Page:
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High Performance Cluster Computing Architectures and Systems

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  1. High Performance Cluster ComputingArchitectures and Systems Hai Jin Internet and Cluster Computing Center

  2. Scheduling Parallel Jobs on Clusters • Introduction • Background • Rigid Jobs with Process Migration • Malleable Jobs with Dynamic Parallelism • Communication-Based Coscheduling • Batch Scheduling • Summary

  3. Introduction (I) • Clusters are increasingly being used for HPC application • High cost of MPPs • Wide availability of networked workstations and PCs • How to add the HPC workload • Original general-purpose workload on the cluster • Not degrading the service of the original workload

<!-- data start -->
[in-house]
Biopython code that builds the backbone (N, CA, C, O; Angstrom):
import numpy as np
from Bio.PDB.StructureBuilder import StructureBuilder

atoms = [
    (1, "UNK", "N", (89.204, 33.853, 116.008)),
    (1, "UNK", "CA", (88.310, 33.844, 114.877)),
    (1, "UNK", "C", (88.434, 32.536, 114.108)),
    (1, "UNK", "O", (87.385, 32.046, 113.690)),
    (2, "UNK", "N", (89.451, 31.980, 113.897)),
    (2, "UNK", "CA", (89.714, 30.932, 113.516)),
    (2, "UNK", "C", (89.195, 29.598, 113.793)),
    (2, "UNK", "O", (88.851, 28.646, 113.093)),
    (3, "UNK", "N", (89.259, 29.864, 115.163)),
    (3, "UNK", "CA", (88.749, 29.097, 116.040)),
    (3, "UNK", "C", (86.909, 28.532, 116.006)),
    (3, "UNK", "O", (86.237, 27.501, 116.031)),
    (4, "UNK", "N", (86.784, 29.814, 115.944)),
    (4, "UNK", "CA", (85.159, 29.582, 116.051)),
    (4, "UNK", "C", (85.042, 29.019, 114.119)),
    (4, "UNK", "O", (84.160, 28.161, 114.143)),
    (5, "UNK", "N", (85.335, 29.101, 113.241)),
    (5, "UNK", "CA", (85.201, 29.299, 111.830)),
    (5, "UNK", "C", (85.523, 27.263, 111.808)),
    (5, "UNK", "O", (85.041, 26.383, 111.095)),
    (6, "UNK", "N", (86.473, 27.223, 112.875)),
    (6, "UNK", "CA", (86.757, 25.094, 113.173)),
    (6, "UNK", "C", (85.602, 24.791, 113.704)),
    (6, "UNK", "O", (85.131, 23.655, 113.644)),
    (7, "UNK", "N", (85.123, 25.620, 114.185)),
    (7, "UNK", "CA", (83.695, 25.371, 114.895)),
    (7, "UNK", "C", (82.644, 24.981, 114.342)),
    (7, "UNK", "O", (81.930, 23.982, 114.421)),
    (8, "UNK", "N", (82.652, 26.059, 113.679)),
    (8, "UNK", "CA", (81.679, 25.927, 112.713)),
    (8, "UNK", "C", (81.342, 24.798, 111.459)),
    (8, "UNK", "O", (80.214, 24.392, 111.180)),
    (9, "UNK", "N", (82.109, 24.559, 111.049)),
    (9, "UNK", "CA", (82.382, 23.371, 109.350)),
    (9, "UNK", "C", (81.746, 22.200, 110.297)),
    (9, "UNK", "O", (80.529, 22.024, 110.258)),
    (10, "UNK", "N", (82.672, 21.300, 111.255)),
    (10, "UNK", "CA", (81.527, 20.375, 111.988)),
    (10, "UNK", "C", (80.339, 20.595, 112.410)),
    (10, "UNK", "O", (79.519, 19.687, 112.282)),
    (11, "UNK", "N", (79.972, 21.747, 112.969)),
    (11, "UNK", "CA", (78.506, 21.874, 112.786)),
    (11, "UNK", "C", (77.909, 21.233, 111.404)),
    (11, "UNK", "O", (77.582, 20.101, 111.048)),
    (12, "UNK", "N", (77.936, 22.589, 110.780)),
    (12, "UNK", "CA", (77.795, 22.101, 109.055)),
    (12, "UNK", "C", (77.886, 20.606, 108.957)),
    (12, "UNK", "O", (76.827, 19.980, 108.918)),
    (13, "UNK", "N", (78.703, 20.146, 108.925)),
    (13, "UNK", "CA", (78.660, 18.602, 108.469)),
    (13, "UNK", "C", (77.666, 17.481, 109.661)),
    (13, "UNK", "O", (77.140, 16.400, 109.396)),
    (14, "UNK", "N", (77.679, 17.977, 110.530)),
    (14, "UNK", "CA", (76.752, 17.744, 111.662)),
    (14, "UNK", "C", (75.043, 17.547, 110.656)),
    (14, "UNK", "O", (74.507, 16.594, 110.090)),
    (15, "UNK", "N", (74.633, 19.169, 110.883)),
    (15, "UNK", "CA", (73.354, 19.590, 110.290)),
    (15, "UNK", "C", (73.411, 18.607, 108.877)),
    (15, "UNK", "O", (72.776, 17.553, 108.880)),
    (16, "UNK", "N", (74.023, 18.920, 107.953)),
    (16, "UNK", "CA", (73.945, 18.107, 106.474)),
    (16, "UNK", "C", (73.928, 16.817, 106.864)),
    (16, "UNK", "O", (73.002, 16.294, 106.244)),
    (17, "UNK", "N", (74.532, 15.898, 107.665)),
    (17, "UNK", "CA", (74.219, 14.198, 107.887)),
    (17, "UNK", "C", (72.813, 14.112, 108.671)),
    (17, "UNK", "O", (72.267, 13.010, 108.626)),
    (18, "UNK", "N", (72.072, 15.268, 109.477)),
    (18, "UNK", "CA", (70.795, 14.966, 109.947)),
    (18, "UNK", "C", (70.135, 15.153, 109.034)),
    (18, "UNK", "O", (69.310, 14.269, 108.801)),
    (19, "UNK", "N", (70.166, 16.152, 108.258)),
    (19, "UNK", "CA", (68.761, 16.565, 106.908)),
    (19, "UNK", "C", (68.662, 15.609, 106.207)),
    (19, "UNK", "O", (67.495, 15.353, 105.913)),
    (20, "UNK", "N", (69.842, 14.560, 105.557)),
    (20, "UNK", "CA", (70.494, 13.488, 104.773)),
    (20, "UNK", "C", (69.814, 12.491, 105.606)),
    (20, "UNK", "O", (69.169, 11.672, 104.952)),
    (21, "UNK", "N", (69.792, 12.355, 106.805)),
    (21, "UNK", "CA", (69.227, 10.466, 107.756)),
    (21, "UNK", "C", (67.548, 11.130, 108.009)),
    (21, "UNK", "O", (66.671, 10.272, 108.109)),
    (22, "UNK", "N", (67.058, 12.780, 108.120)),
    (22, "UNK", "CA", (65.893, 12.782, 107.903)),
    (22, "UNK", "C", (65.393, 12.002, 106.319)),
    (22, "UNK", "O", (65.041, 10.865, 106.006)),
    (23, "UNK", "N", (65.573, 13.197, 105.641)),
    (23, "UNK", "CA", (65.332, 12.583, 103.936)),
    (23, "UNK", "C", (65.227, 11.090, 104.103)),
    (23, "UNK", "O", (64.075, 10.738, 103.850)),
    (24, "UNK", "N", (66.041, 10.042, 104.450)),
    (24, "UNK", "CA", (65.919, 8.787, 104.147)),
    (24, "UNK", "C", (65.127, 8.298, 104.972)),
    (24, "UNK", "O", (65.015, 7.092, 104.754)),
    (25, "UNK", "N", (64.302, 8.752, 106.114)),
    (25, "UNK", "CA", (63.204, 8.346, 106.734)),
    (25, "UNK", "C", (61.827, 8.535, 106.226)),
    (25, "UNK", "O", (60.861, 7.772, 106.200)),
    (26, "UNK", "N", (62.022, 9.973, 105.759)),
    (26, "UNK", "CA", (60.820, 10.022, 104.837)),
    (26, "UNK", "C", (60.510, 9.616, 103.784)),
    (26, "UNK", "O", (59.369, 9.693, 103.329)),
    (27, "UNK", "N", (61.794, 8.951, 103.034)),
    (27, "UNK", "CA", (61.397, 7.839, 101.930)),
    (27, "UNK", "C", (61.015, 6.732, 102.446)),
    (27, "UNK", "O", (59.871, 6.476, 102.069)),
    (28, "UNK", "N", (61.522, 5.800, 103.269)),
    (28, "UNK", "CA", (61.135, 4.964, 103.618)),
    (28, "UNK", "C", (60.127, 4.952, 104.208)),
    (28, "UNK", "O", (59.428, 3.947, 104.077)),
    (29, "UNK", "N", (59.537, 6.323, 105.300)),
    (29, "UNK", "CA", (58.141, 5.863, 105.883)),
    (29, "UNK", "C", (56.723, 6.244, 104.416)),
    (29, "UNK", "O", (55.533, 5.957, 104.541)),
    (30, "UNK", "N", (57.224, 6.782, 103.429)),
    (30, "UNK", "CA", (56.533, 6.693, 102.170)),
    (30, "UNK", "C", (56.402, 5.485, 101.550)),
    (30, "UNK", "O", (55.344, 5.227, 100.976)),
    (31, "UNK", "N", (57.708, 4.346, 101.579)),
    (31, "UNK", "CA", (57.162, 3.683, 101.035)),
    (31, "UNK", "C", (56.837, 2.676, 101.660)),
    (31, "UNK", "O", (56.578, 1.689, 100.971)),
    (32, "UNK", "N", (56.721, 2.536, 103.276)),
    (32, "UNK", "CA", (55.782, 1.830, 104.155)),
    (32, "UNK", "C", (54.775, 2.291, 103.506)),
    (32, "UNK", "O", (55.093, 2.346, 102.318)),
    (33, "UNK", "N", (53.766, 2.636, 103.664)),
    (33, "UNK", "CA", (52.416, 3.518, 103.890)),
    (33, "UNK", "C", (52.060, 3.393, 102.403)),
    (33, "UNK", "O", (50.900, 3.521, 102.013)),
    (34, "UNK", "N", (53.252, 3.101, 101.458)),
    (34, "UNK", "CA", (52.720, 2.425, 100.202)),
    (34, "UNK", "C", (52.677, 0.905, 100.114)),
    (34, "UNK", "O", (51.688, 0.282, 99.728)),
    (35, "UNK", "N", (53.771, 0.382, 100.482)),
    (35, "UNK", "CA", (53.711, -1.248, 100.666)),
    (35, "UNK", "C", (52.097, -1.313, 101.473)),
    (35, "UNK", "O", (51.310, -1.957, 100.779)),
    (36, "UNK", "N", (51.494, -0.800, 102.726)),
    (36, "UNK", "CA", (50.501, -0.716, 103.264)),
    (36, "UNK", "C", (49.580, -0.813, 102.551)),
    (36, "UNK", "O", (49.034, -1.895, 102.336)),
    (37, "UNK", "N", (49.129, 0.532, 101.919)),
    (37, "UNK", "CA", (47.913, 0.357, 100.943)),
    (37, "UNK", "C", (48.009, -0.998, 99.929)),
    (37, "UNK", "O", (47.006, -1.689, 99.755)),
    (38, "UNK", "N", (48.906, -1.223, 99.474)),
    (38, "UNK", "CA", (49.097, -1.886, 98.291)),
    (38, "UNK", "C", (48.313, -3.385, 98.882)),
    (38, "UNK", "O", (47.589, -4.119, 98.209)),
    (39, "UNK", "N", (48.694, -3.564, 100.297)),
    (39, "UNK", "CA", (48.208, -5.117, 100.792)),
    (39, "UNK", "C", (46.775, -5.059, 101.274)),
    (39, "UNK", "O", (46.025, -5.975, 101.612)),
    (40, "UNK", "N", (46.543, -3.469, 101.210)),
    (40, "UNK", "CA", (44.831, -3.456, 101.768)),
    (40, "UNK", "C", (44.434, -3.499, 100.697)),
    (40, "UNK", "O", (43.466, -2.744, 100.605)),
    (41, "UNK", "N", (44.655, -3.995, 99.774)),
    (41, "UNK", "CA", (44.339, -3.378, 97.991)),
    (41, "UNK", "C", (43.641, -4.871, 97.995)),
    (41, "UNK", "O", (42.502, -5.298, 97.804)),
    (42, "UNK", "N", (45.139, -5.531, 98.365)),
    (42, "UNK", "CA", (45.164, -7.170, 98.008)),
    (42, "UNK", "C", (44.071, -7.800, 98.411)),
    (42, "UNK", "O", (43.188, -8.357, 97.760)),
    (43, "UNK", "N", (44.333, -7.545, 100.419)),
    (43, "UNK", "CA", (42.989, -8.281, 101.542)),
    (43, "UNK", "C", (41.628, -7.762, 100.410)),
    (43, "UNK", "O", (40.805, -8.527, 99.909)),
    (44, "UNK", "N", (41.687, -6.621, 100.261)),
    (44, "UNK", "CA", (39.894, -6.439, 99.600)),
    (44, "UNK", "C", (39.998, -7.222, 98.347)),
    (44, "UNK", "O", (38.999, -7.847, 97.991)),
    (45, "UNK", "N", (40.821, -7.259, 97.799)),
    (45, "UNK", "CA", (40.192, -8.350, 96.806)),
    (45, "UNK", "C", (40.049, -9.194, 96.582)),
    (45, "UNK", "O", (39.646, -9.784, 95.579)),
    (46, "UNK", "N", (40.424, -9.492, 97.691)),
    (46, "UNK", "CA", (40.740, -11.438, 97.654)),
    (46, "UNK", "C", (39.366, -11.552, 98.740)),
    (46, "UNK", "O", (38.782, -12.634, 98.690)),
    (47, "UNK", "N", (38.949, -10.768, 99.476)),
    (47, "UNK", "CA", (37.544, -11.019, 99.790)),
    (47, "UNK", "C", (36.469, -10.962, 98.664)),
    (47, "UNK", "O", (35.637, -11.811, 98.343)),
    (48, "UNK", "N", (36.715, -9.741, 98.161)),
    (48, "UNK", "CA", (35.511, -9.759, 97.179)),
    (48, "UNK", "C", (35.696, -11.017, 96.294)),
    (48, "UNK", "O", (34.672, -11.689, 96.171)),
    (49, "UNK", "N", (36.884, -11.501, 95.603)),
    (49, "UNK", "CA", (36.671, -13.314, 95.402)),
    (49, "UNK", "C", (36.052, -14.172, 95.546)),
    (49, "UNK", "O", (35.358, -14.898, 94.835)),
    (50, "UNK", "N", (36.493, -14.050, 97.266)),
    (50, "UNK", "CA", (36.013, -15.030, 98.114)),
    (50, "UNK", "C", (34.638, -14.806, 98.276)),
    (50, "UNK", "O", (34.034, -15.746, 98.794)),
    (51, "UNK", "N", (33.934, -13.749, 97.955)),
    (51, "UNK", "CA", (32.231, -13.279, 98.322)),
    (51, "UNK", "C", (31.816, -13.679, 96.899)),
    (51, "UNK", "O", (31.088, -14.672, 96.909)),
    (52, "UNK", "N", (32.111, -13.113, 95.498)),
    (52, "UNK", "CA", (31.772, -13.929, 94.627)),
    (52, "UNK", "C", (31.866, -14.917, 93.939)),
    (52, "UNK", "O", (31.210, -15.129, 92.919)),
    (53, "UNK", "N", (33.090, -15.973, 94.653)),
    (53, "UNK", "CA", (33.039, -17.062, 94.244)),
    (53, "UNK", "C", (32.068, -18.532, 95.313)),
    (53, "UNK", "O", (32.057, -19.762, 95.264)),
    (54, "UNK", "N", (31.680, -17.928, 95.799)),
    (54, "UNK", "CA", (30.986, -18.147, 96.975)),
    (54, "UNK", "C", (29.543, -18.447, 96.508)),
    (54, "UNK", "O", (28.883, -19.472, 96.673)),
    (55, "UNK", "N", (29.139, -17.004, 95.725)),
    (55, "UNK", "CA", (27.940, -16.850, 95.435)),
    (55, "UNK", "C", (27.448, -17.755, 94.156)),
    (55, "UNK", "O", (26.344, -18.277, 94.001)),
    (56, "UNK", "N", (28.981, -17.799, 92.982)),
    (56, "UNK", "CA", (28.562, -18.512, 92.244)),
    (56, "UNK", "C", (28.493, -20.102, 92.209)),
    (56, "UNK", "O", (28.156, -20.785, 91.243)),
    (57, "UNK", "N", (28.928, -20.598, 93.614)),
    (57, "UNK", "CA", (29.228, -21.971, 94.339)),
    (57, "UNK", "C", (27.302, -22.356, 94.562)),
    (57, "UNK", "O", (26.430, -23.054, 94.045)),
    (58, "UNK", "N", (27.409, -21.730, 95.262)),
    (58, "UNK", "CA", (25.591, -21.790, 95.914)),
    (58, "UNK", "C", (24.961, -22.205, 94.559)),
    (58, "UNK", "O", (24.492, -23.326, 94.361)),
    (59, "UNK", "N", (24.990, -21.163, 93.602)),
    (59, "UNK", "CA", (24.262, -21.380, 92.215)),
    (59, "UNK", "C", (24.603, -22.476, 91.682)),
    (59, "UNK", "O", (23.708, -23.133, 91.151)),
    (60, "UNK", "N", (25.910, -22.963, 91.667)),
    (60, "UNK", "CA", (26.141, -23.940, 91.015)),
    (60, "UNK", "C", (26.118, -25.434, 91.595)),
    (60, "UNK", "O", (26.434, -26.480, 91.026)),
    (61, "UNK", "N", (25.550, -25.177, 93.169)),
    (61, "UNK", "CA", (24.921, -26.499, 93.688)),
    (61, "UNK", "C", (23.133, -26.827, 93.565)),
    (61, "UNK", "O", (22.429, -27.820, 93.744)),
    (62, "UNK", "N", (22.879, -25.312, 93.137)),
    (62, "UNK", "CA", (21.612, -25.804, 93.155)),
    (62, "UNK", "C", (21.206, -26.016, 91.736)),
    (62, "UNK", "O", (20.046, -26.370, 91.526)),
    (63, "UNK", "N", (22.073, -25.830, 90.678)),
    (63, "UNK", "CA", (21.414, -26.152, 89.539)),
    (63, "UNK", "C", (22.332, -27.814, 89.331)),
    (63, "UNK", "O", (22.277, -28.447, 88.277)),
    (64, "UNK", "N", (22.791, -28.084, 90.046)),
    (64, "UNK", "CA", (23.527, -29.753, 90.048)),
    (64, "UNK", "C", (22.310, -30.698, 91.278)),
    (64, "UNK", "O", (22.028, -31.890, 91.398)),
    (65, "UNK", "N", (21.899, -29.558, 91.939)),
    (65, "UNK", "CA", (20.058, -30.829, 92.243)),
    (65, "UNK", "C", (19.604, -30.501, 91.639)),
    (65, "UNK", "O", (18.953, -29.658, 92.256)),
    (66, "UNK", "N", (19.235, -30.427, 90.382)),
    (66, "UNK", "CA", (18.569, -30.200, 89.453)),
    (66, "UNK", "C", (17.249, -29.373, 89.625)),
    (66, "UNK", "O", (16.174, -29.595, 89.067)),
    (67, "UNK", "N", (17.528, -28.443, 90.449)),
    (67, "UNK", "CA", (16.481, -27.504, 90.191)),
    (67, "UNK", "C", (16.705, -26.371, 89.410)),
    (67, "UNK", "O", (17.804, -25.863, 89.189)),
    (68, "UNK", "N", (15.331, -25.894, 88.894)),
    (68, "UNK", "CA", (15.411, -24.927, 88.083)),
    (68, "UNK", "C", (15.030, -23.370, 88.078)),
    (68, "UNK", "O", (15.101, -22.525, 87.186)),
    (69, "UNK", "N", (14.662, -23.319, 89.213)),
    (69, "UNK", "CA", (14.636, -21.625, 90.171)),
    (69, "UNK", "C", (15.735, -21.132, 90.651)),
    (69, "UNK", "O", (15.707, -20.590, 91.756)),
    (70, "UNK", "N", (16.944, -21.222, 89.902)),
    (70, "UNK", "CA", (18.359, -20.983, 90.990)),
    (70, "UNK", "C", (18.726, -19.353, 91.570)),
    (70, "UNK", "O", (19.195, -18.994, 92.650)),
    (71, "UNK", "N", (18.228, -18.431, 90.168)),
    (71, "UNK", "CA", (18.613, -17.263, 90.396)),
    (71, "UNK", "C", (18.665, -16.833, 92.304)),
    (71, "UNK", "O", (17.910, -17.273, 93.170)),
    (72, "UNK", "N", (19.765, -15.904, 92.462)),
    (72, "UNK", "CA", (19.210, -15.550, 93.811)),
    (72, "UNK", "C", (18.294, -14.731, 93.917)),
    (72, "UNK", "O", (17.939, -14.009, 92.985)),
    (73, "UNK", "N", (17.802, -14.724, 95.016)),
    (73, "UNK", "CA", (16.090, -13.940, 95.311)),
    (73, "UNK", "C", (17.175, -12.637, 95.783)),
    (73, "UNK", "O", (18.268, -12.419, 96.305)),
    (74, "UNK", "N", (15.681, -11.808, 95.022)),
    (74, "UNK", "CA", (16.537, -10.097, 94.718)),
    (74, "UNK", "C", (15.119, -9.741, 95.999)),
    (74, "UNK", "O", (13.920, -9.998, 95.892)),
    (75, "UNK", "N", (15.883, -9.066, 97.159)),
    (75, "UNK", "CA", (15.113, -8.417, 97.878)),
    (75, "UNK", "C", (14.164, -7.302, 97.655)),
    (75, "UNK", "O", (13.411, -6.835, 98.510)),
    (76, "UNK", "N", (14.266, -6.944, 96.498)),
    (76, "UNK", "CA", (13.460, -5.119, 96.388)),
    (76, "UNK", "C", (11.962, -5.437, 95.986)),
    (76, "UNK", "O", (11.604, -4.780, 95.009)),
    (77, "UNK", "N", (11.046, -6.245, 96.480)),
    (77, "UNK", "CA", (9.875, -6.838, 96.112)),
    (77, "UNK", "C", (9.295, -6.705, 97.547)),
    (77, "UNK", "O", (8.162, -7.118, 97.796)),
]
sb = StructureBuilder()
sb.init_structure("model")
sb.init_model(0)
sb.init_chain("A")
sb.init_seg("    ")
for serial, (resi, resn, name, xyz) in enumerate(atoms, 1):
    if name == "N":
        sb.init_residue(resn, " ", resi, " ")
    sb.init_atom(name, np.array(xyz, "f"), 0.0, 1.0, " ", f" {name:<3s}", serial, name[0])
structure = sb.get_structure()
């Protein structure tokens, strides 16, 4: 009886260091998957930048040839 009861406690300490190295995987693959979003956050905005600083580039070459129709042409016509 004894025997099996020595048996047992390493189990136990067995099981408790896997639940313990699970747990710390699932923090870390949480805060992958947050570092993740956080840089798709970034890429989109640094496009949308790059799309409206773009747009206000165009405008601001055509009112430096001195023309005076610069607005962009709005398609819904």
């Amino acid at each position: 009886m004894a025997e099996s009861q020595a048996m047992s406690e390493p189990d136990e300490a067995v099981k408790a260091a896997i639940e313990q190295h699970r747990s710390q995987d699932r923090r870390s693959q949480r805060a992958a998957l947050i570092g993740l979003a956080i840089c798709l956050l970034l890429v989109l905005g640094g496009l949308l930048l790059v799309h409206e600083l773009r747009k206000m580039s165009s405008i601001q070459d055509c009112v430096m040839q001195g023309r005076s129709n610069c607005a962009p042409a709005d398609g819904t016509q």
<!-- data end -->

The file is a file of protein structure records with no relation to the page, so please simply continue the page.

4. Introduction (II) • The issues to support for HPC applications • The acquisition of resources • how to distinguish between workstations that are in active use and those that have available spare resources • The requirement to give priority to workstation owners • not cause noticeable degradation to their work • The requirement to support the different styles of parallel programs • place different constraints on the scheduling of their processes • Possible use of admission control and scheduling policies • regulate the additional HPC workload • These issues are interdependent

  5. Background (I) • Cluster Usage Modes • NOW (Network Of Workstations) • Based on tapping the idle cycles of existing resource • Each machines has an owner • Berkeley, Condor, and MOSIX • When the owner is inactive, the resources become available for general use • PMMPP (Poor Man’s MPP) • Dedicated cluster acquired for running HPC application • Less constraints regarding interplay between the regular workload and the HPC workload • Beowulf project, RWC PC cluster, and ParPar • Concentrate on scheduling in a NOW environment